Includes:The Knockout (1914)
Kid Auto Races at Venice (1914)
The Champion (1915)
The Tramp (1915)
The Vagabond (1916)
Easy Street (1917)
Shoulder Arms (1917)
The Kid (1921)
Although better known as Charlie Chaplin's 17th appearance in a Keystone comedy, The Knockout is really a Roscoe "Fatty" Arbuckle film. The big event in Fatty's town is a prizefight in which champ Cyclone Flynn will meet all comers. Fatty is tricked into accepting the fight by two hobos who are making book on the fight. Through a note ostensibly from Flynn, they offer Fatty a split if he throws the fight, but Fatty, thinking one of the hobos is Flynn, refuses. The real Flynn arrives and dispatches the impostors. The match proceeds with heavy betting going on and Fatty's girlfriend dressed as a boy in order to gain entrance to the arena. Charlie is the referee who is constantly being knocked down by the fighters because he keeps getting in between them. Angered by losing after a short count, Fatty grabs two six-guns from a gambler at ringside and begins firing in all directions. Cyclone takes to his heels and a classic rooftop Keystone chase ensues, with the Keystone Kops in pursuit of Fatty, in pursuit of Cyclone. When the Kops lasso Fatty, he drags six of them along the ground by the rope until he leaps off a pier taking them all with him. With everyone treading water, the Kops surround Fatty as the film ends. ~ Phil Posner, All Movie Guide
Kid Auto Races at Venice
No synopsis available.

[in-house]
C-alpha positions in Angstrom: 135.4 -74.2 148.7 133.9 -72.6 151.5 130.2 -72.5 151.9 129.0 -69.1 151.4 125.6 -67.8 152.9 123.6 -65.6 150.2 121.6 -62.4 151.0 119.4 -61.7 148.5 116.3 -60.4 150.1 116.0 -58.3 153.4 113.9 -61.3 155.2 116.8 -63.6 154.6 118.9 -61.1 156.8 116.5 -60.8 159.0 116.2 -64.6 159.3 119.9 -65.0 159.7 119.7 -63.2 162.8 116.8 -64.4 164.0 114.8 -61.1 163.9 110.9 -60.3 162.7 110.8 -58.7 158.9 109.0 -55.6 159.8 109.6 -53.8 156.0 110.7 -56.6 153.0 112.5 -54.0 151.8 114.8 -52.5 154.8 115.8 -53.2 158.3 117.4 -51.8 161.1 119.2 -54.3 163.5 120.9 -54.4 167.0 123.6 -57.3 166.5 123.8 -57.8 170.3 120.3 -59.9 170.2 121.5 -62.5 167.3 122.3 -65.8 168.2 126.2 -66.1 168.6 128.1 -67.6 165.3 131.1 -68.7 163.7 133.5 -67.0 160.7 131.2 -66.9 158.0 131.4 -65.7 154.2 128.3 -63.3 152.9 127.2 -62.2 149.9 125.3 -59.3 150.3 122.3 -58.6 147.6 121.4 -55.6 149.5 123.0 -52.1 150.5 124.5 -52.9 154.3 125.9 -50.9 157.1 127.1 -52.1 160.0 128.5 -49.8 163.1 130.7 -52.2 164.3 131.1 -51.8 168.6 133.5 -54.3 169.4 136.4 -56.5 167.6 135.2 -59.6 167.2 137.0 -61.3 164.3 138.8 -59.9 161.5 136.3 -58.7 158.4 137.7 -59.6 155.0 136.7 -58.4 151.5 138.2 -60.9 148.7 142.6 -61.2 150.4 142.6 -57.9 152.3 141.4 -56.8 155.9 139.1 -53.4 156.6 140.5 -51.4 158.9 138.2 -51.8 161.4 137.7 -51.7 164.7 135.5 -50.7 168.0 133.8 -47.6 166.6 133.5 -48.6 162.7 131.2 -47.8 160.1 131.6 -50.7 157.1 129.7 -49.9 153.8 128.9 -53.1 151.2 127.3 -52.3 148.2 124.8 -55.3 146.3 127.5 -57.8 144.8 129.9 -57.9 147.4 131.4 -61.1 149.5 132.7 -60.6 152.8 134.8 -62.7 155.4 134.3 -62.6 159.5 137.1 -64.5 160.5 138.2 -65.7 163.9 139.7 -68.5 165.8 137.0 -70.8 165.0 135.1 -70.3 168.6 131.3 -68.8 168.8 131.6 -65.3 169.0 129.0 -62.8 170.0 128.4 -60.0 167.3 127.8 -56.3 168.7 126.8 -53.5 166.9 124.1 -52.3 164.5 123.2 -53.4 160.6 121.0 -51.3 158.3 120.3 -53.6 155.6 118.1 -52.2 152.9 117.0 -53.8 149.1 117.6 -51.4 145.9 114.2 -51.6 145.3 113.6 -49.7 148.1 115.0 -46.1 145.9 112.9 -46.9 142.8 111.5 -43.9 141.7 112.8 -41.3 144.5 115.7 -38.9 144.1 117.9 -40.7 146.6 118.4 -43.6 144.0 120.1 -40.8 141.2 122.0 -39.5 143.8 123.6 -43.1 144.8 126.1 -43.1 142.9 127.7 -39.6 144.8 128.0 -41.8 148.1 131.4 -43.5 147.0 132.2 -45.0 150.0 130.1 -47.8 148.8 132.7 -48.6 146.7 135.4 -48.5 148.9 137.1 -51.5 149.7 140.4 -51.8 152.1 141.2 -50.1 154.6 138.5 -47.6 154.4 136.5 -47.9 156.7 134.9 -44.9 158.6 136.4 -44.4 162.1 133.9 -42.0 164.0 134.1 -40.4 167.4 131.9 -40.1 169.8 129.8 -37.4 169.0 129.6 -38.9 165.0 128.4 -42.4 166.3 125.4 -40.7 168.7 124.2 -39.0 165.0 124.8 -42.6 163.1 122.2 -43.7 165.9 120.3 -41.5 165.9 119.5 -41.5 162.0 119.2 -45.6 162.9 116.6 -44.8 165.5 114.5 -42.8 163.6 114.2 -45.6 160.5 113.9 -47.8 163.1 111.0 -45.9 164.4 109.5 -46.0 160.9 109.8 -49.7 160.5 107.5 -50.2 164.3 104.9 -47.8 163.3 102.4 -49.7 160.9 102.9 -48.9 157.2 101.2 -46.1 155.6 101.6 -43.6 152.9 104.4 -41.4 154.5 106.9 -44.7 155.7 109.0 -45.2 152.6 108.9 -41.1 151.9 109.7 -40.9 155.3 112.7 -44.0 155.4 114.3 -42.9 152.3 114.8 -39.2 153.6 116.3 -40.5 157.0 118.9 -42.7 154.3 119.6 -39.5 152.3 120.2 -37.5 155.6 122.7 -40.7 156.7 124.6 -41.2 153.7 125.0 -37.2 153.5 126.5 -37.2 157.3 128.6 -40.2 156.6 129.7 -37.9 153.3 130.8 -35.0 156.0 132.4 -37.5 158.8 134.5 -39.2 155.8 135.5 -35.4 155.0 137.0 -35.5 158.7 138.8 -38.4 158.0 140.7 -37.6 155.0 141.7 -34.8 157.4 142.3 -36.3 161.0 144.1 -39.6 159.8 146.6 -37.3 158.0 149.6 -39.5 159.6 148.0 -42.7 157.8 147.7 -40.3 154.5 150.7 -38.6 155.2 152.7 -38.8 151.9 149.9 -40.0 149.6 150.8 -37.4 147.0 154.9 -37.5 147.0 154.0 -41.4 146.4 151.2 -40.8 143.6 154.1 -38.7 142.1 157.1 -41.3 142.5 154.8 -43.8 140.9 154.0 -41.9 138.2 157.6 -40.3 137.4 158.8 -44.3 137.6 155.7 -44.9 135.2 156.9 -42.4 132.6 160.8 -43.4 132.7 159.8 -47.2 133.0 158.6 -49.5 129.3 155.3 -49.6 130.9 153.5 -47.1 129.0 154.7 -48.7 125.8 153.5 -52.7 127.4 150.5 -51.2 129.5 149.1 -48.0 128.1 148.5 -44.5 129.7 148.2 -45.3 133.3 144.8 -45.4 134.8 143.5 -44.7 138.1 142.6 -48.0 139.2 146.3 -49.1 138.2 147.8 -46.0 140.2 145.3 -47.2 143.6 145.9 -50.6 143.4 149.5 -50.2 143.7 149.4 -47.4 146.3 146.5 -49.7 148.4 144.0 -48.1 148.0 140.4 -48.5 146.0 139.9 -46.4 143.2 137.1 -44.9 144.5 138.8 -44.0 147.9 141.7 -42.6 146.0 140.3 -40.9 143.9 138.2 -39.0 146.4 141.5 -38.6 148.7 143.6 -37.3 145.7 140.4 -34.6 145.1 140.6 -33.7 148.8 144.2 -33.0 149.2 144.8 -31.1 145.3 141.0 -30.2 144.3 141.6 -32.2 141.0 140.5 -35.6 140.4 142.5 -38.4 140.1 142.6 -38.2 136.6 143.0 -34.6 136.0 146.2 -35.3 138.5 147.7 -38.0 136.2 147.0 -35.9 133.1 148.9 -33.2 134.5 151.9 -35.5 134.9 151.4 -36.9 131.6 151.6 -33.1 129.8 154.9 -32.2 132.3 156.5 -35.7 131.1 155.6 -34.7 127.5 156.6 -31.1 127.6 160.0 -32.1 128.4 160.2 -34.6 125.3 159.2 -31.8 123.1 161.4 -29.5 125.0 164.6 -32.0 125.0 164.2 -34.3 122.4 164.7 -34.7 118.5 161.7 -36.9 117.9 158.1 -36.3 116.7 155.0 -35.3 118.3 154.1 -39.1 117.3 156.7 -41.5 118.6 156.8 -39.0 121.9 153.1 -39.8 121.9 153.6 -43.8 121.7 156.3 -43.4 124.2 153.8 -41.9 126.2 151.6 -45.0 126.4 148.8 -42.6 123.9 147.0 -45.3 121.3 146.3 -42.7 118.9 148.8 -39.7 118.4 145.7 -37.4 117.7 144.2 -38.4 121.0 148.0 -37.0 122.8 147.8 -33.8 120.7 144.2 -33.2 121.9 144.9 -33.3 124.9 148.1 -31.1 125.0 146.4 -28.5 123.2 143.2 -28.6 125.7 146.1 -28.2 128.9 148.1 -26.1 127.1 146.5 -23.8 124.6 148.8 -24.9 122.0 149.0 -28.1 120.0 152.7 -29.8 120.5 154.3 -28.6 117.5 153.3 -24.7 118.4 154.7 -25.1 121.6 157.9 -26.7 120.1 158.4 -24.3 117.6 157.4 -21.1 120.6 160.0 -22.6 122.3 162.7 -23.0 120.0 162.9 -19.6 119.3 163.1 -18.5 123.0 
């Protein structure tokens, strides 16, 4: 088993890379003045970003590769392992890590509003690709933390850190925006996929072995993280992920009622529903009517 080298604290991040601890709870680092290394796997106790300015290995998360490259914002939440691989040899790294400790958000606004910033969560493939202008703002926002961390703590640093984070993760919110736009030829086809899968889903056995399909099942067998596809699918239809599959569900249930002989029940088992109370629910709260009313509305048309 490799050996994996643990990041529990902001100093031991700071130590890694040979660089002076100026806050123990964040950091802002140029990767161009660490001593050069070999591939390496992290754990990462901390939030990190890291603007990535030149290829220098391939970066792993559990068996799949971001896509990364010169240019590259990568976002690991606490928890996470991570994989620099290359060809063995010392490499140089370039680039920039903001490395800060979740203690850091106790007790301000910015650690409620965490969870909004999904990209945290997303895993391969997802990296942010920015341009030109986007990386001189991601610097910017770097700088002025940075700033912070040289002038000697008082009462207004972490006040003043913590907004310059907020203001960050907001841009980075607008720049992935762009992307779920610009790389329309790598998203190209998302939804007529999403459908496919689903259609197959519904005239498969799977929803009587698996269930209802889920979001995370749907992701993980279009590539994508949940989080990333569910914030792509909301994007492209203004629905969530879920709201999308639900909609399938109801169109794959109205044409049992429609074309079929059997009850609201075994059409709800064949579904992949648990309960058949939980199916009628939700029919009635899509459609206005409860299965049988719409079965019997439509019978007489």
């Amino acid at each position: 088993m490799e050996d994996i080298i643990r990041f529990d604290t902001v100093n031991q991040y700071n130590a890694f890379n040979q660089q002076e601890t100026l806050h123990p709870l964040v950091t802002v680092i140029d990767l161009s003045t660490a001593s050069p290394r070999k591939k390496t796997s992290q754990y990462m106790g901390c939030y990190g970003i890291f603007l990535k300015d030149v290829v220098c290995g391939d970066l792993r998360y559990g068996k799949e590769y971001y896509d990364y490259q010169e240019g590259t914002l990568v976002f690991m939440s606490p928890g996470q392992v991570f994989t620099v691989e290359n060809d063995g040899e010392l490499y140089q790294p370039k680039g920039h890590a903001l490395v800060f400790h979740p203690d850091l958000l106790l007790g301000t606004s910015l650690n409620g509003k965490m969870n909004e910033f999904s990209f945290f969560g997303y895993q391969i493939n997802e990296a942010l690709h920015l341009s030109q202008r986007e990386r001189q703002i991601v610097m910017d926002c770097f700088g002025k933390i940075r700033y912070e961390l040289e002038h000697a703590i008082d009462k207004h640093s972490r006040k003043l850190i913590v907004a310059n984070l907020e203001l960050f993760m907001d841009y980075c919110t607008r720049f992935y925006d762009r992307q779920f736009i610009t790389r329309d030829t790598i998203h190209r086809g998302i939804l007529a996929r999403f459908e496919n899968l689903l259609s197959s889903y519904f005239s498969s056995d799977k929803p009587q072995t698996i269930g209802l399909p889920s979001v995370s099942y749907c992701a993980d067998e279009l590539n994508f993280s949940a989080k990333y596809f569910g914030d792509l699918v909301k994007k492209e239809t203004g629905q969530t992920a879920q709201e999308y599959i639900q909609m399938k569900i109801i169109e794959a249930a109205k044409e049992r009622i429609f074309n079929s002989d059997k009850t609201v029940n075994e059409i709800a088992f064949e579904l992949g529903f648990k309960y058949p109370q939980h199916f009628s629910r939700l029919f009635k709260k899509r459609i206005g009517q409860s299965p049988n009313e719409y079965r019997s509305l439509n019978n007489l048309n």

The Champion, Chaplin's third film for Essanay, is easily one of the funniest and is his most advanced film to date in plotting and characterization. We meet Charlie and his bulldog sharing a found hot dog, which the dog won't eat until it is salted. They pass a gymnasium advertising for sparring partners. Charlie finds a lucky horseshoe and after witnessing the condition of the previous sparring partners, he decides to employ it in his left boxing glove. He thereby kayos the club champ and becomes the new golden boy. He begins to train for the big championship fight against Champ, Bud Jamison. The beautiful daughter of the Gym owner, Edna Purviance gets his interest and seems taken with him. A shady character Leo White, a slimy betting tout, oozes into camp and tries to bribe Charlie into throwing the big fight, but while Charlie takes his money, he treats him with total contempt. On the day of the fight, Charlie says an emotional goodbye to his dog and enters the ring. In the audience are cowboy-star Bronco Billy Anderson, one of the founders of Essanay (whose initials, along with partner George K. Spoor's are the source of its name), and Ben Turpin as the vendor. The hilarious slapstick prizefight is pretty even at first, but by the fourth round Charlie's getting the worst of it. Seeing the trouble his master is in, the bulldog jumps into the ring and restrains the opponent by the seat of his pants while Charlie delivers a series of coup-de-grace punches. Charlie is hoisted on the shoulders of his cornermen as the new Champion. ~ Phil Posner, All Movie Guide